LECTURE                                         CLASSIFICATIONS OF LIVING THINGS

In this lecture you will learn about:

We are now at the midpoint of the semester.  We looked at how atoms combine into organic matter, and how cells are built out of the organic molecules. 

The vast majority of living things on Earth are not organized into anything more complex than a single cell.  And everything more complex starts as a single cell anyway called an egg. Humans like order and like to classify things, like the periodic table for elements.  We will look at how living cells are classified. 

So the next step in classification is into procaryotes and eucaryotes except there is an older group of microbes, the Archae that were added. So instead of two basic "domains" there are three domains of life. 

While two of the three domains are all single celled, the third, eucaryotes have both single celled and multiple celled members. 

Multicellularity occurs under the direction of the "program" encoded in DNA so that a single cell/egg divides into many cells and rather than the cells parting ways and drifting off like bacteria the cells stay glued together and work cooperatively in ways more complex than a single cell.  Only eucaryotes can do this. 

In addition as complexity increases the groups of cells begin to specialize into "tissues" that perform specific functions. At a higher level of complexity the tissues group into organ systems within the body of the organism. Interestingly, organism is a rather generic term used to designate a single living thing and does not promise they have "organs". 

It is the division of eucaryotes into single and multiple cells that leads to a system of "kingdoms" where single cells get one kingdom (Protista) and multiple celled critters are divided into 3 additional kingdoms mostly based on how they make a living. 



"Living things are divided into three groups based on their genetic similarity. The three groups are:

    * Archaea: very ancient prokaryotic microbes.

    * Bacteria: More advanced prokaryotic microbes.

    * Eukaryota: All life forms with eukaryotic cells including plants and animals

These three groups are called domains. The figure at the left shows the three domains of life. The distance between groups indicates how closely related they are. Groups that are close together, like plants and animals, are much more closely related than groups that are far apart, like plants and bacteria. Do you see how the two types of microbes, Archaea and Bacteria, are about as similar to one another as they are to animals? Recent studies have found that microbes are far more diverse than anyone had suspected. "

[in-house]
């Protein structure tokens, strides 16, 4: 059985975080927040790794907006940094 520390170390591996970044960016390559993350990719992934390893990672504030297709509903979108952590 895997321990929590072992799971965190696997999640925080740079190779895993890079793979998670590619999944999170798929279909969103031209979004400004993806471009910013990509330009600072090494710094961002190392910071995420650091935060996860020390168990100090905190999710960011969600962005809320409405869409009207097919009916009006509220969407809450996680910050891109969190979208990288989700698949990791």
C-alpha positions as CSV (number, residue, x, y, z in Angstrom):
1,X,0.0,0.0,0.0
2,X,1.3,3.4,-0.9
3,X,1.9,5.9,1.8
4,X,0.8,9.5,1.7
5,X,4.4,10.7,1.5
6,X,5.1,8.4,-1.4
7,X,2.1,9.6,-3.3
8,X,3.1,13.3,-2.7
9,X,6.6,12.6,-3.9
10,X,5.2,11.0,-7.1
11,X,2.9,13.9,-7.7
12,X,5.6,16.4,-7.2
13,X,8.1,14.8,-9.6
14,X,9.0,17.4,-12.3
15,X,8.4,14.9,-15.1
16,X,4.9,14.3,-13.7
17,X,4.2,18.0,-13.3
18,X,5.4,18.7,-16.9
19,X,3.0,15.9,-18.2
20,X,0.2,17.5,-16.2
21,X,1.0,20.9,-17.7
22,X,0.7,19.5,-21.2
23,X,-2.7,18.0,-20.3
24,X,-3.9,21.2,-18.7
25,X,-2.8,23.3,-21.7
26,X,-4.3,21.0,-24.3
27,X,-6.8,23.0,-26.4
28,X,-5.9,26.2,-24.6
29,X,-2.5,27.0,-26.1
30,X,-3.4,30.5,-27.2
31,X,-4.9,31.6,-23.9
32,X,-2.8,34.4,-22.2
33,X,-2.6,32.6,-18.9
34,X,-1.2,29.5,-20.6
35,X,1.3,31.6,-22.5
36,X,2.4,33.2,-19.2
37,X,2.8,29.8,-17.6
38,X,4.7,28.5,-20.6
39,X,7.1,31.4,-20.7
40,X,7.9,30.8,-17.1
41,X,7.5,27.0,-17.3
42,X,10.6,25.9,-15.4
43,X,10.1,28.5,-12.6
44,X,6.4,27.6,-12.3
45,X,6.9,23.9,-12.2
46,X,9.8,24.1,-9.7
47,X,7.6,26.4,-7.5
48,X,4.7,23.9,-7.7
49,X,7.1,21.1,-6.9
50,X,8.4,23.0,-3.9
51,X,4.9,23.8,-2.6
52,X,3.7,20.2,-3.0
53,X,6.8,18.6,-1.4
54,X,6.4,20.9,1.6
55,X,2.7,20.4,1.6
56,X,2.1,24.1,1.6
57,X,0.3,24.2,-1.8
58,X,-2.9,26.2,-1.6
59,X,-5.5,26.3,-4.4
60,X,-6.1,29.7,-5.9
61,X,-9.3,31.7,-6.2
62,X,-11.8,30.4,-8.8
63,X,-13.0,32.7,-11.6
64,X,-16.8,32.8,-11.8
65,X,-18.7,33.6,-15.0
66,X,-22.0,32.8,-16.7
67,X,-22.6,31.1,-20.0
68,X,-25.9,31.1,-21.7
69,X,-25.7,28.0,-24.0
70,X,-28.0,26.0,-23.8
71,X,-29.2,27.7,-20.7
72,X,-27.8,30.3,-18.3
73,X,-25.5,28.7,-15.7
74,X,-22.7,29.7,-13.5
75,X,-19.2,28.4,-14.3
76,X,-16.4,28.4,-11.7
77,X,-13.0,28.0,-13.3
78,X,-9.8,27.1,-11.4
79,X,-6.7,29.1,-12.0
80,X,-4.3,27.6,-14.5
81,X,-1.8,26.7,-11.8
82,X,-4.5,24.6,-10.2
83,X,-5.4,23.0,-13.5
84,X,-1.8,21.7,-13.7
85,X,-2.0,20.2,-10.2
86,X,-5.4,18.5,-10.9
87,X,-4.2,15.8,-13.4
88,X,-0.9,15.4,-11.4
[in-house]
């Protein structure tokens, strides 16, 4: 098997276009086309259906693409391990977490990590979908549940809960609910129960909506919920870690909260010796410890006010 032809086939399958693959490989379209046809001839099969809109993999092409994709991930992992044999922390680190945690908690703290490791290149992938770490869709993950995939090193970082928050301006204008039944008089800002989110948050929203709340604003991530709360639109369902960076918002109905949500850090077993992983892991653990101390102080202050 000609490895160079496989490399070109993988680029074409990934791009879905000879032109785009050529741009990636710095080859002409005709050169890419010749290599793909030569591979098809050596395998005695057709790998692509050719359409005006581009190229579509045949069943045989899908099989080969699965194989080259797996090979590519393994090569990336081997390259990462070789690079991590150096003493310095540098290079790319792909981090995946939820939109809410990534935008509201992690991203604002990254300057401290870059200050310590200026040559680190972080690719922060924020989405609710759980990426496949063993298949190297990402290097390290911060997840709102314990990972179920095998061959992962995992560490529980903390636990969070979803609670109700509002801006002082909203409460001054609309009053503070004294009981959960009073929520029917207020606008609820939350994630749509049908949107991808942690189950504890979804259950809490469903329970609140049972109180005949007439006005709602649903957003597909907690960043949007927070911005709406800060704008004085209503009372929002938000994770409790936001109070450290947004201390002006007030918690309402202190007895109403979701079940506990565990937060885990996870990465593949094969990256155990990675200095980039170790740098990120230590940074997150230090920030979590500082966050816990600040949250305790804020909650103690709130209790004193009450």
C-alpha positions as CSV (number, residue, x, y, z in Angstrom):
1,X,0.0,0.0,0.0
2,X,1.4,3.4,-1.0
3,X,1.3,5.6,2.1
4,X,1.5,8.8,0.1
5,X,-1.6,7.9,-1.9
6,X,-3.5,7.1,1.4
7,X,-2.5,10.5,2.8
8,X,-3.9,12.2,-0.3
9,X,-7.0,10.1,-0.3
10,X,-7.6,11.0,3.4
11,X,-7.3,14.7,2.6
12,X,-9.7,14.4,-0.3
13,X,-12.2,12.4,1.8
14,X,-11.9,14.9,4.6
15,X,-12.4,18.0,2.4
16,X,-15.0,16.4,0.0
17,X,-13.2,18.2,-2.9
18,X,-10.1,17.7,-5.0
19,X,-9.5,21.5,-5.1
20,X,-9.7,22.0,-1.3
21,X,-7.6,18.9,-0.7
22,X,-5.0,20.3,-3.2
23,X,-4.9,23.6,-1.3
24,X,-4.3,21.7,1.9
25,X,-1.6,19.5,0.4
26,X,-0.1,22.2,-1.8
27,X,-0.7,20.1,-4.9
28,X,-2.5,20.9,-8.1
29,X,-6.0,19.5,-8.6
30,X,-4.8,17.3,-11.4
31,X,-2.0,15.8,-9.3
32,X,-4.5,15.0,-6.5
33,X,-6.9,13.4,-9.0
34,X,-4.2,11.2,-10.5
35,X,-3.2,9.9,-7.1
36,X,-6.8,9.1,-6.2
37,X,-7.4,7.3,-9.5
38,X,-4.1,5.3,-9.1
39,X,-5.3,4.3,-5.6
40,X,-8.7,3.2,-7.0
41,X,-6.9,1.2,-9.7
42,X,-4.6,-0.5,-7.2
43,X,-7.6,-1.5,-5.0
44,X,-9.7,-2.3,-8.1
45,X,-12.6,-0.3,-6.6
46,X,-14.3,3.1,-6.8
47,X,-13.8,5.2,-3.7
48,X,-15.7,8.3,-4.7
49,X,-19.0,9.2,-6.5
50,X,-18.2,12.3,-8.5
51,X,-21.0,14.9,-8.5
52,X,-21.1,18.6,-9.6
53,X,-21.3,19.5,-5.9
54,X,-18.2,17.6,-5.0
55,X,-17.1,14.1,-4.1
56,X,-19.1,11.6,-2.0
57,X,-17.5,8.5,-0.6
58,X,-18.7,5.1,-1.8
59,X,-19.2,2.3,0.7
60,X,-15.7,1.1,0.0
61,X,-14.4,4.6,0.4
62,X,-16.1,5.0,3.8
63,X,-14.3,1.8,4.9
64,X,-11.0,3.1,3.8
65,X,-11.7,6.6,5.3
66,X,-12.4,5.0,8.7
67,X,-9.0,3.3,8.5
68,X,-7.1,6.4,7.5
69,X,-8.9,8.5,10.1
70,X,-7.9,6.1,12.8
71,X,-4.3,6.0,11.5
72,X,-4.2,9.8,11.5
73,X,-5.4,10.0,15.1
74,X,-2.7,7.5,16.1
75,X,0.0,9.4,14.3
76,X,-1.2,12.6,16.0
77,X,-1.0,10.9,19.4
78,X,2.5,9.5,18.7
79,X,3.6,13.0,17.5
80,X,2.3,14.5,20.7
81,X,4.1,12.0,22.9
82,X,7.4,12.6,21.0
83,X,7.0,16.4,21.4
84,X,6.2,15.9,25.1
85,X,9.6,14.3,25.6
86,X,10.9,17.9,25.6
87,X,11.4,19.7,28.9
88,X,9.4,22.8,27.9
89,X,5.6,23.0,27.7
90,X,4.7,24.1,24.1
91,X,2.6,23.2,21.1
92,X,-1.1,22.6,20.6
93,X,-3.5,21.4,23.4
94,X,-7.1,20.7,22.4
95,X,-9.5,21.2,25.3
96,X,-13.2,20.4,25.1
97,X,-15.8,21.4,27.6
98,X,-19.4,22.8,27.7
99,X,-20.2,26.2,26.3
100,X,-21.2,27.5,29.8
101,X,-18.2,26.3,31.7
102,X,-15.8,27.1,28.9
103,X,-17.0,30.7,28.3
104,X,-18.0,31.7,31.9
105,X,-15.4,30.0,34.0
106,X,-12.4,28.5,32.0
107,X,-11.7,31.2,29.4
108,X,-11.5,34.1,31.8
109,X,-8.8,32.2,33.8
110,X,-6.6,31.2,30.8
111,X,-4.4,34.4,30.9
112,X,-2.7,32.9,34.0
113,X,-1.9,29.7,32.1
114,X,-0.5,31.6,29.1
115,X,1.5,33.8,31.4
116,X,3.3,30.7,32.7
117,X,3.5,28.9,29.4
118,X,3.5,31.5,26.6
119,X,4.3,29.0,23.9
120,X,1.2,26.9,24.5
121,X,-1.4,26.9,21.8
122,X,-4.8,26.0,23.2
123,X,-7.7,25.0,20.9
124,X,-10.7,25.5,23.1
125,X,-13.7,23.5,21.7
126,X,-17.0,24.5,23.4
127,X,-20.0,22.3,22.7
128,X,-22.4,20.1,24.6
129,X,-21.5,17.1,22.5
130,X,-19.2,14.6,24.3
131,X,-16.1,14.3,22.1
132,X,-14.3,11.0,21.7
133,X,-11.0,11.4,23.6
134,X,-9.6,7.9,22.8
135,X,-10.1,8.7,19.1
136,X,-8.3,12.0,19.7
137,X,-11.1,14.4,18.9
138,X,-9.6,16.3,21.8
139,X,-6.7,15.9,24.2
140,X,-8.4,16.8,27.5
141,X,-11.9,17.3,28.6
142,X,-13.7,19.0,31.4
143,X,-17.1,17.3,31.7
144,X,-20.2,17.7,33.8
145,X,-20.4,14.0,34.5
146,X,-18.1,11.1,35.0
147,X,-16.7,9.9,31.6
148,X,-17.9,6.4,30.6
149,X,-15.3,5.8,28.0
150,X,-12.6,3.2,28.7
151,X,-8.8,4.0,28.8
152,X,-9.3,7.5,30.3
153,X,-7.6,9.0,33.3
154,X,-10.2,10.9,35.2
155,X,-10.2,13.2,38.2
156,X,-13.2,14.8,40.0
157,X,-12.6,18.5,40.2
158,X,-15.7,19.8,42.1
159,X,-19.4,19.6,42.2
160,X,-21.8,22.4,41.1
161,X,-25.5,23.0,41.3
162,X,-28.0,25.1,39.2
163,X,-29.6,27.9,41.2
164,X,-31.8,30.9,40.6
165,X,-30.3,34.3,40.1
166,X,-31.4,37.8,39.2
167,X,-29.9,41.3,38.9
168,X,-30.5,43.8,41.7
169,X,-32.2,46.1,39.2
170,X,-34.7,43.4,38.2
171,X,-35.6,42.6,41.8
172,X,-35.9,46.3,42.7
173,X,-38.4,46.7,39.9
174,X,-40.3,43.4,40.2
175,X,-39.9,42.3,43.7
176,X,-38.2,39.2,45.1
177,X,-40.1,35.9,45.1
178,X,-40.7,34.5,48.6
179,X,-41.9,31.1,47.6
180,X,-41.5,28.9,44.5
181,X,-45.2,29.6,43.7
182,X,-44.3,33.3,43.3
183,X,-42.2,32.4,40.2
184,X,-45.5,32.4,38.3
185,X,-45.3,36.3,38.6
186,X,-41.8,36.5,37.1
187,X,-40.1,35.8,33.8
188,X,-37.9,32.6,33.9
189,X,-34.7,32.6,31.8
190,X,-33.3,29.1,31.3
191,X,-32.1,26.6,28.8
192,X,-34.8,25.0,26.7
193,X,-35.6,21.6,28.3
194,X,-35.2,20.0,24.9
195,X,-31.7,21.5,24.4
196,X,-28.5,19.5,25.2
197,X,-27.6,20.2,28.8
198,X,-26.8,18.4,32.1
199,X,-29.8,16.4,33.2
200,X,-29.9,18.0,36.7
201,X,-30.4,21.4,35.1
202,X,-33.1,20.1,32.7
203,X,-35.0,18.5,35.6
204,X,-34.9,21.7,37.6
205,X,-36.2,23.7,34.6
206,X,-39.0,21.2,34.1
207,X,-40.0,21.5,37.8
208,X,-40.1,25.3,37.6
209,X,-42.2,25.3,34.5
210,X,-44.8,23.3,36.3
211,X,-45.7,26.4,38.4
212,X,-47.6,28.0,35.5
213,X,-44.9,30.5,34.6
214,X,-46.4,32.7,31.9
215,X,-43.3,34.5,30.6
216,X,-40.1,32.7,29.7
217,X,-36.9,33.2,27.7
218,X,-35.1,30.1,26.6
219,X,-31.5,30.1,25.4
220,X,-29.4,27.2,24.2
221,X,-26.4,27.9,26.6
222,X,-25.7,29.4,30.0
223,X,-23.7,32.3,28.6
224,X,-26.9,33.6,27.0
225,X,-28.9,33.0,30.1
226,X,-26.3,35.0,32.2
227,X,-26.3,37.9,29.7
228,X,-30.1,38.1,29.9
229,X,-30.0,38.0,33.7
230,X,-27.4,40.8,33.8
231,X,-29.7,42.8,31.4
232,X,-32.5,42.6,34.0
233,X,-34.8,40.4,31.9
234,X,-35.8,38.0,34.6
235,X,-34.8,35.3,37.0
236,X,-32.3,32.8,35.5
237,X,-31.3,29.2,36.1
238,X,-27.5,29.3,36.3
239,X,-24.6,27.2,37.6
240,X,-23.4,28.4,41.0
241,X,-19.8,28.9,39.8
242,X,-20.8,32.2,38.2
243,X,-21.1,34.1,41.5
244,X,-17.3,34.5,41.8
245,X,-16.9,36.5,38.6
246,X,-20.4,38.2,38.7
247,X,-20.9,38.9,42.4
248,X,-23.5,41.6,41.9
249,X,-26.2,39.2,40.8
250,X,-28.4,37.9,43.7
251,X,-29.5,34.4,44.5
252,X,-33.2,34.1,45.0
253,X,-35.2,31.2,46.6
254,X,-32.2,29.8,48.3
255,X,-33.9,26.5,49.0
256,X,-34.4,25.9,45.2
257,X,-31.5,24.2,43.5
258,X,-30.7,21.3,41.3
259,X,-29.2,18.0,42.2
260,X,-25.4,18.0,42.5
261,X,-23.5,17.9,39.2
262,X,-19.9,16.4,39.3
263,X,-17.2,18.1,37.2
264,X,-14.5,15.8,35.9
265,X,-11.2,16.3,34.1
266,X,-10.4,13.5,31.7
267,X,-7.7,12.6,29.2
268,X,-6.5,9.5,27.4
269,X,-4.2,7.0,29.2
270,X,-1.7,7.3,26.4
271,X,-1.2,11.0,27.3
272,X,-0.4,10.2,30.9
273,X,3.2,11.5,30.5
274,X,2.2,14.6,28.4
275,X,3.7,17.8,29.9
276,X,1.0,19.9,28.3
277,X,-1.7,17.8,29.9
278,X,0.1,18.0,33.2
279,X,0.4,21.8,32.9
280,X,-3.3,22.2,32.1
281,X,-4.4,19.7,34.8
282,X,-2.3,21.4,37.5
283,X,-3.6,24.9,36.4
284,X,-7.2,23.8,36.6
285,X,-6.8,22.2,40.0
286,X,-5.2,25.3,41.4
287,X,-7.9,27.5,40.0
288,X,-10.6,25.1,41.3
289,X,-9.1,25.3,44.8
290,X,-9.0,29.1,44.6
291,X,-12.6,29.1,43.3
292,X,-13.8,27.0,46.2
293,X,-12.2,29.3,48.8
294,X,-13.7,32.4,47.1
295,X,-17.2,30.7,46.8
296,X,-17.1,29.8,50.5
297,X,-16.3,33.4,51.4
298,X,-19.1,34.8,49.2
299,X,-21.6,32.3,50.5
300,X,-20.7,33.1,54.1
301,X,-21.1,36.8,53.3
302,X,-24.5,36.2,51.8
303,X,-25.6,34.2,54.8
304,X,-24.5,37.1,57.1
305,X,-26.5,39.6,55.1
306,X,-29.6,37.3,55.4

This is the kingdom of the bacteria.

This is the kingdom of the eucaryotes that are single celled like algae some of the diseases of humans like malaria.

This is the kingdom of the eukaryotes that are like plants but DONT photosynthesize, rather they secrete chemicals that break down other living things and absorb their nutrition.  Yeasts and mushrooms are in this kingdom. 

This is the kingdom of the eucaryotes that photosynthesize and create sugar out of light, water and CO2. 

This is the kingdom of the eucaryotes that DONT photosynthesize but must eat what other living things produce. 

Notice that viruses dont make the list.  They are not considered "living" in the same sense as celled organisms. 

"TAXONOMY --the branch of science that classifies and names living things.

NOMENCLATURE --a system for naming things

In biology there is a two-word system that is used to name organisms. It is called BINOMIAL NOMENCLATURE (a two named--naming system).

Carolus Linnaeus devised this in the 1800's using these two subgroups for the name:

(more general) (more specific)"

Go and find the entire classification for domesticated dogs.

Taxonomy based on: 

Anatomical homology 

this is the "old" way of classifying things, "if they look alike, they are alike". But it falls down when there are birds that have color variation, for example. 


Taxonomy based on: 

Protein Sequences
          o Hemoglobins
          o Cytochrome c
          o Phylogenetic trees

DNA Sequences - the new way of classifying things

With such information, one can reconstruct an evolutionary history of the molecule and thus of their respective owners. This requires

    * using the genetic code to determine the minimum number of nucleotide substitutions in the DNA of the gene needed to derive one protein from another and

    * a powerful computer program to search for the shortest paths linking the molecules together.

Appearance Not Always Enough to Identify Species

- before 1980's and after